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Finlay's picture
exotic striking techniques

what are everyones thought on using different or specialised striking tools?

By this i mean, fingertip strikes, middle knuckle strikes, thumb strikes, and wrist strikes

These sometimes appear in the forms but some of them seem a little impractical, my own study of forms has lead me to believe that at least some of the time that the movement isn't a strike at all but has another application. however that still leaves some movements that are simply a fingertip thrust or strike with the middle knuckle.

are these reclics of a by gone age when people had enough time to practice with these striking tools?  through my study in China i have met a few teachers who speaicalise in these striking techniques but for the most part they are older and as well as conditioning exercises use breathing and visuaisation techniques. most people these days don;t have enough training time spare to devote to the 'fine' techniques as it is mainly (and quite rightly) taken up with practicing more common techniques, straight fist hammer fist and so on.

on the other hand they might have been recently added, as forms became more a display art, they pressure to only demostrate movements with sound combative principles behind them was severely lessened. this has given way to moves that are 'cool' both visualy and academically (through the supposed application) i heard one example of this from a friend of mine who had been studying in an army base. all the people there were from different backgrounds and styles so they were fairly friendly and open to anyone coming in who just wanted to train. one such fellow came along one night and joined in the class which consisted mainly of sparring. during the sparring every now and again he would dive forward and try to tap his opponent in ribs with his fingers. upon seeing this one of the senior guys took him to one side and asked him to explain this technique. The newcomer explained that at that point in a real fight he would acutally follow through and put his fingers through his opponents ribs. quiet bemused by this, the senior student lifted his arm and asked for the guy's best fingertip strike........... needless to say the ribs won.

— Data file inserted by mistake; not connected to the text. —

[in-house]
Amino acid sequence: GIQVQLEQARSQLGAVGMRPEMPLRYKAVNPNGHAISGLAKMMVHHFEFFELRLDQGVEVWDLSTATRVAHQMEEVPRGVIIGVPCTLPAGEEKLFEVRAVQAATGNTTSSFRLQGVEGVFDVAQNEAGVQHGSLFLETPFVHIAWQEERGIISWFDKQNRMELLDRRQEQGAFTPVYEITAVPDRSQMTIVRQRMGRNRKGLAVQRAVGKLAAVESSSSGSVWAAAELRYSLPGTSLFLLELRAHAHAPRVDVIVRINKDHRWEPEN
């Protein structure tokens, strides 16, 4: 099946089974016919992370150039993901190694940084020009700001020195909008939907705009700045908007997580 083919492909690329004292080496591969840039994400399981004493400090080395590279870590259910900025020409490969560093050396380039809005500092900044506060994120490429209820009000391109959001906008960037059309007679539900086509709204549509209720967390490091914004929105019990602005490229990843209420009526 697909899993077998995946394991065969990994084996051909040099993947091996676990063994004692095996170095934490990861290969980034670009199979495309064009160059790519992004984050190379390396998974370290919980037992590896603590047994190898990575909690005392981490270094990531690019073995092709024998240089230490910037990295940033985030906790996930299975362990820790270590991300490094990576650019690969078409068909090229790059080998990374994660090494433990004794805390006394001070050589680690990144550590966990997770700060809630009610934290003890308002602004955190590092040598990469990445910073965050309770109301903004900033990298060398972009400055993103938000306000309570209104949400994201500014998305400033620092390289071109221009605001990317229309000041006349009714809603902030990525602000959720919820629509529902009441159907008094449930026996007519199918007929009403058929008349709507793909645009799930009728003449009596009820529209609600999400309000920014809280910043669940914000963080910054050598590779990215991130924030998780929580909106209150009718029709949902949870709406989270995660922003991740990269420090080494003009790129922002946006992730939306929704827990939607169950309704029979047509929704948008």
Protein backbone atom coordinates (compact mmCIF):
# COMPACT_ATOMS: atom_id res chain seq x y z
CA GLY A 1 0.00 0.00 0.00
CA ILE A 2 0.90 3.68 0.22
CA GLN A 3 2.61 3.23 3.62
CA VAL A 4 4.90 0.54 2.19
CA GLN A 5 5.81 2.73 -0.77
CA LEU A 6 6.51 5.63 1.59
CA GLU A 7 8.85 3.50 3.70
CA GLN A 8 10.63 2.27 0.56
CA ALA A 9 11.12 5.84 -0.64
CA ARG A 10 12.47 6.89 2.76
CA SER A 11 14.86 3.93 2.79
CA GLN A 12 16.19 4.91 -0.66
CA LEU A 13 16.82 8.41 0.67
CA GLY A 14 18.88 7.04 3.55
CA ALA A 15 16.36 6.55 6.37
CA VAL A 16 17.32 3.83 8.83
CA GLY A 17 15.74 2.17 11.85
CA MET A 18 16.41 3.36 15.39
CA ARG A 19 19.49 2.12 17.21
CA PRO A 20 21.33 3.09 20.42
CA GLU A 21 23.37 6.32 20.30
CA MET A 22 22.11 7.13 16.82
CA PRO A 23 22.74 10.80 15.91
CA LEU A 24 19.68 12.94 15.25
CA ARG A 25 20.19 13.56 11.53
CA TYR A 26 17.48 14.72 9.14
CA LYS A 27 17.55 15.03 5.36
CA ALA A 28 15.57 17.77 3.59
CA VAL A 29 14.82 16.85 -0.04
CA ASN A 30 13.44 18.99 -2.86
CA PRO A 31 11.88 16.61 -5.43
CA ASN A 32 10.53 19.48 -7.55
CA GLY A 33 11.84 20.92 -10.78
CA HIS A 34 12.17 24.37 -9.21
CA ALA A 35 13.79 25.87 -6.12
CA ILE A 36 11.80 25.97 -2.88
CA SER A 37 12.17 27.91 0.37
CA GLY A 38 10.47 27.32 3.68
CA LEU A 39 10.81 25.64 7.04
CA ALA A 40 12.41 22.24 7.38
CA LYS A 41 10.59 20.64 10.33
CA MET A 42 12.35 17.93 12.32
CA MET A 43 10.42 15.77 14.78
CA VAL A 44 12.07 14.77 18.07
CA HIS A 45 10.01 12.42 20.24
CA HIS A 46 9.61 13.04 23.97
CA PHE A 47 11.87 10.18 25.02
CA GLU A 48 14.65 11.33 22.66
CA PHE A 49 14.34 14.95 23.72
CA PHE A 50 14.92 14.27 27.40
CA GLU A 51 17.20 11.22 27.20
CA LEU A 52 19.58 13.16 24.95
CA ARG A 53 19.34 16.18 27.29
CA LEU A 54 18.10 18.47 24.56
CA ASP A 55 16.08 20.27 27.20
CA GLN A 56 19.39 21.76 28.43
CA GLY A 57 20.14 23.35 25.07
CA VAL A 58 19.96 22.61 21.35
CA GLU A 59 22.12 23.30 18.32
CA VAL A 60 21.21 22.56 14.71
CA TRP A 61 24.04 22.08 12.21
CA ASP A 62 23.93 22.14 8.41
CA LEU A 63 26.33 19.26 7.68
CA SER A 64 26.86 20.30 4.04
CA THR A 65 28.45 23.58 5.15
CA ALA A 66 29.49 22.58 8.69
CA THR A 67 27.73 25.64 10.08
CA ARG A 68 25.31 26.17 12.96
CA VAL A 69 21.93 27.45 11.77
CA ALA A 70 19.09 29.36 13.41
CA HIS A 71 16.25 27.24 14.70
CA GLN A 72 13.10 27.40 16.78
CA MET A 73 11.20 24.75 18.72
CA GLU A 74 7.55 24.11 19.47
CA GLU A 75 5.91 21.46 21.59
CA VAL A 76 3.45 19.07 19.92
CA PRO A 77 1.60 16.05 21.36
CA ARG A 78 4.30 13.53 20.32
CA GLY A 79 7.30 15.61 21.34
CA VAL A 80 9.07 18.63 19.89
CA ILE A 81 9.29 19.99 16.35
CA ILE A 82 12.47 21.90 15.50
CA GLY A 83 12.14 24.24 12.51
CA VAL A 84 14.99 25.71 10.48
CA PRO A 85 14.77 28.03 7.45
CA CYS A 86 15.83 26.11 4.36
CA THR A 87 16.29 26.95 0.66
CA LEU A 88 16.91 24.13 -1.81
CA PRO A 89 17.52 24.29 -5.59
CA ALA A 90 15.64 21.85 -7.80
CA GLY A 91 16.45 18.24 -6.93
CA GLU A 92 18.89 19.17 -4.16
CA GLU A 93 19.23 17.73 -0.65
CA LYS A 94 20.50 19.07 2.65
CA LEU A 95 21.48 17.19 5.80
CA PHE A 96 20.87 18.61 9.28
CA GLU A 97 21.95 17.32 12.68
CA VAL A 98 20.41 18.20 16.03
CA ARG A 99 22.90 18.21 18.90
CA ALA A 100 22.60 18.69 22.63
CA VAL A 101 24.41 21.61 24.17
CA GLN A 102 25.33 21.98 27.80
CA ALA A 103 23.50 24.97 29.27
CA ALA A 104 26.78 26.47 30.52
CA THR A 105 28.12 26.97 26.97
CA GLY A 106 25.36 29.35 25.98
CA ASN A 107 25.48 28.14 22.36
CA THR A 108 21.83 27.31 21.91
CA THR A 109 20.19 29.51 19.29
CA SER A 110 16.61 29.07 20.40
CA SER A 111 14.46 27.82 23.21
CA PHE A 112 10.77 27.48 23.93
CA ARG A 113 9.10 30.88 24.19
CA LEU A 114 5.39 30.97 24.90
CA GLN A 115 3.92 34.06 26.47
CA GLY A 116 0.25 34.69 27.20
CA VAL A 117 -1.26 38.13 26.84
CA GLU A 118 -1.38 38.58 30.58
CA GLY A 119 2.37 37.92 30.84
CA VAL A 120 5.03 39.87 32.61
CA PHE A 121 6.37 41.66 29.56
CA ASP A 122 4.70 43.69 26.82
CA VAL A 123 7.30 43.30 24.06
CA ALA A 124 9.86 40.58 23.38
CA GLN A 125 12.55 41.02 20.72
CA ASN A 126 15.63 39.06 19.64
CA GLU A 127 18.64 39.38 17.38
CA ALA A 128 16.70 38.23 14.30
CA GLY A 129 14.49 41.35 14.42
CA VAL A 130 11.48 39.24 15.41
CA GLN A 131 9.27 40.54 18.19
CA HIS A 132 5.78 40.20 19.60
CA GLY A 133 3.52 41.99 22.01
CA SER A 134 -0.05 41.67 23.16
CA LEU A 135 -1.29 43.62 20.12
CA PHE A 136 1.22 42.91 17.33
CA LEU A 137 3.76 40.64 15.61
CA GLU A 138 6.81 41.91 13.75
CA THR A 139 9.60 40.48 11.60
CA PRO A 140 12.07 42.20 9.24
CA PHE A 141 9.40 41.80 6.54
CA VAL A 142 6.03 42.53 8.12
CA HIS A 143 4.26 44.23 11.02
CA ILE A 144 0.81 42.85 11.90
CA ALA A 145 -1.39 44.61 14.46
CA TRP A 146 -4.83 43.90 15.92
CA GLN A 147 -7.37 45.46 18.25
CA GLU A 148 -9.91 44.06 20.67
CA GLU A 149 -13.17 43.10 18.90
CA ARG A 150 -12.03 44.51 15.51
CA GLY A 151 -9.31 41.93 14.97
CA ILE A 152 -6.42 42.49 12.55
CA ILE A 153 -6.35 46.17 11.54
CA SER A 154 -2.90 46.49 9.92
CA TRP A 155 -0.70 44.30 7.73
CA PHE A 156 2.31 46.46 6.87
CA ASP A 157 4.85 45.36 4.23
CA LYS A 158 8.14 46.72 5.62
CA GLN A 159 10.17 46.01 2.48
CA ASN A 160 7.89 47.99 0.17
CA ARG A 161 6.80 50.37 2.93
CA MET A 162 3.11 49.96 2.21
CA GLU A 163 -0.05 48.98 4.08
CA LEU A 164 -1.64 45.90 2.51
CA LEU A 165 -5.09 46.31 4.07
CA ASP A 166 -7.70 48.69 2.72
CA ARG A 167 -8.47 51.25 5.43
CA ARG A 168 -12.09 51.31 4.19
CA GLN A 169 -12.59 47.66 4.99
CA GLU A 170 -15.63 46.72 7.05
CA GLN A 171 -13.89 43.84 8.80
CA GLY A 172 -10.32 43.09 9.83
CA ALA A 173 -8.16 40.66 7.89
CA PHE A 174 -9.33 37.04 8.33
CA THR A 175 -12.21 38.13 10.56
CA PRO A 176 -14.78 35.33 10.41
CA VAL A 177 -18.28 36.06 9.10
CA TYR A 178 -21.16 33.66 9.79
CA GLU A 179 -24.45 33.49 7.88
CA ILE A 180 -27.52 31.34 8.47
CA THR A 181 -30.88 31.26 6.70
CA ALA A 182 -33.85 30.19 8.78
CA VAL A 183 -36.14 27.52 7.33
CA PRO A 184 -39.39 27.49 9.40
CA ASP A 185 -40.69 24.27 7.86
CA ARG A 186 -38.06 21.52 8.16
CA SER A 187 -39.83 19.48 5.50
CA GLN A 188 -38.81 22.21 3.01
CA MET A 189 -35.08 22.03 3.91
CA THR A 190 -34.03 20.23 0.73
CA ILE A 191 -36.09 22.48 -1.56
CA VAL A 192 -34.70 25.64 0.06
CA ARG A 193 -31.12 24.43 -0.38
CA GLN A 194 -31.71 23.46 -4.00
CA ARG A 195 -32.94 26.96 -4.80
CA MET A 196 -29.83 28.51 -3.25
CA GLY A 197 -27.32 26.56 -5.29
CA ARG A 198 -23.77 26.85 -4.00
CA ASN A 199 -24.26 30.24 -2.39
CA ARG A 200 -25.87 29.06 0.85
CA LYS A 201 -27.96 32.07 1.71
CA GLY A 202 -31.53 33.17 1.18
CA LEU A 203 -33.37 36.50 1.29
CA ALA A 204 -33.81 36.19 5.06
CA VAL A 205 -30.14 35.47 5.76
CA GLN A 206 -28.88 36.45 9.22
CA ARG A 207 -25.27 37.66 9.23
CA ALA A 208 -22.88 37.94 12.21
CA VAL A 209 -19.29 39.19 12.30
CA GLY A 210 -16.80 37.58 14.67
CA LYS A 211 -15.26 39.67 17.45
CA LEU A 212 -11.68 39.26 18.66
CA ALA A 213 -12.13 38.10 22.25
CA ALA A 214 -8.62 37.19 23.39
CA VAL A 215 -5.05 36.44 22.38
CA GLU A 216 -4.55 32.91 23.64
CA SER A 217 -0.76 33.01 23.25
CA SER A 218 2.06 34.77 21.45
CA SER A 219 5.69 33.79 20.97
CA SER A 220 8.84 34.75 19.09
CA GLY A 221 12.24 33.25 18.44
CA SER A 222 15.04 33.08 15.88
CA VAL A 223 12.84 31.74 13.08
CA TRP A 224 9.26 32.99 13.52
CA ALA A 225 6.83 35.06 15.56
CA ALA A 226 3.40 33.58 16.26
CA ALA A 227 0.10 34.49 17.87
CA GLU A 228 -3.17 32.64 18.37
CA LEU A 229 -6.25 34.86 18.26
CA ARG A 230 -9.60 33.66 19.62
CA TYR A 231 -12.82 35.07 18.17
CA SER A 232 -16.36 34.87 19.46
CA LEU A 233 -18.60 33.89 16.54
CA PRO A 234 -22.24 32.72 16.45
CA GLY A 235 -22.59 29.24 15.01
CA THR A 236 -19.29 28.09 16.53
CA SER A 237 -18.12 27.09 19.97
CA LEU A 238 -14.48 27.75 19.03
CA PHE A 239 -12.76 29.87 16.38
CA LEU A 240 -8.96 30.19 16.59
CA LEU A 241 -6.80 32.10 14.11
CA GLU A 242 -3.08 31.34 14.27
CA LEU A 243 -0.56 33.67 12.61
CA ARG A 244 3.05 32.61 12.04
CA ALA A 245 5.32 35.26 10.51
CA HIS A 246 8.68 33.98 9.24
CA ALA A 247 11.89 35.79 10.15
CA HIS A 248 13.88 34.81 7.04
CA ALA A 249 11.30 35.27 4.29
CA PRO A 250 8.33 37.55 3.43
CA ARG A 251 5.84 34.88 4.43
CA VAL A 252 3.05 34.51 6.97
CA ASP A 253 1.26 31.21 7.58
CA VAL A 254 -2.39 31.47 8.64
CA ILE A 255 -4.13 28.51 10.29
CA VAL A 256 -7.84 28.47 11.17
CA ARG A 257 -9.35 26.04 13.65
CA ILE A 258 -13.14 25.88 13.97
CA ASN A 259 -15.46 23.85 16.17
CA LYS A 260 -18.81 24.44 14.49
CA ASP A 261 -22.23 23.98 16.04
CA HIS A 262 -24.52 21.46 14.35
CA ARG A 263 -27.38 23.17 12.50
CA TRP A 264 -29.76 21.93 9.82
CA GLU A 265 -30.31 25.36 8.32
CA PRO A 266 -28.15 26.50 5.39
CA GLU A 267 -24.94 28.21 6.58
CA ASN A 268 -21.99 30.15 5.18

i woul be very interested to hear others thoughts on this

Gary Chamberlain
Gary Chamberlain's picture

When I was about 16 asked about all the different variations and was told "We practise them all so eventually you can just lash out and it doesn't matter what position the hand's in".

Looking back I'd say that was utter bunkum.

I now stick to punches to 'soft' targets like the body and palms to 'hard' targets like the jawline.  It's not that I need the dexterity of a brain surgeon but I just don't see the point of risking hand fractures when a powerslap works just as well without the risk.


General rule:  Hard weapons to soft targets.  Soft weapons to hard targets.  Knees & elbows can go anywhere.  smiley

Gavin J Poffley
Gavin J Poffley's picture

I personally see some value in using the aforementioned tools to attack the eyes or throat but thats about it. Even then I would not use them with full body striking motions from punching range but more short ranged smashes or pokes when presented with awkward angles up close (clinching or grappling). Digging them into the jawline or other sensitive areas works ok.

Harry Mord
Harry Mord's picture

Finlay wrote:

The newcomer explained that at that point in a real fight he would acutally follow through and put his fingers through his opponents ribs.

I think he'd maybe been watching too many chop-socky movies. Bruce Lee used this "technique" to kill the bad guy at the end of "Fists of Fury" (aka "The Big Boss"),  cheeky

shoshinkanuk's picture

alot of the stranger hand positons are used for grappling range type situations for sure, also many of them work well from flinch responce.

They deliver the concept of Uchi IMO, as opposed to Tsuki and they have their place, speed over power and should be considered set ups rather than finishers - often they form part of the movement but not the whole where a reverse hand stroke often happens.

If you think of them as distractions, set ups, quick reactions their use becomes clearer IMO.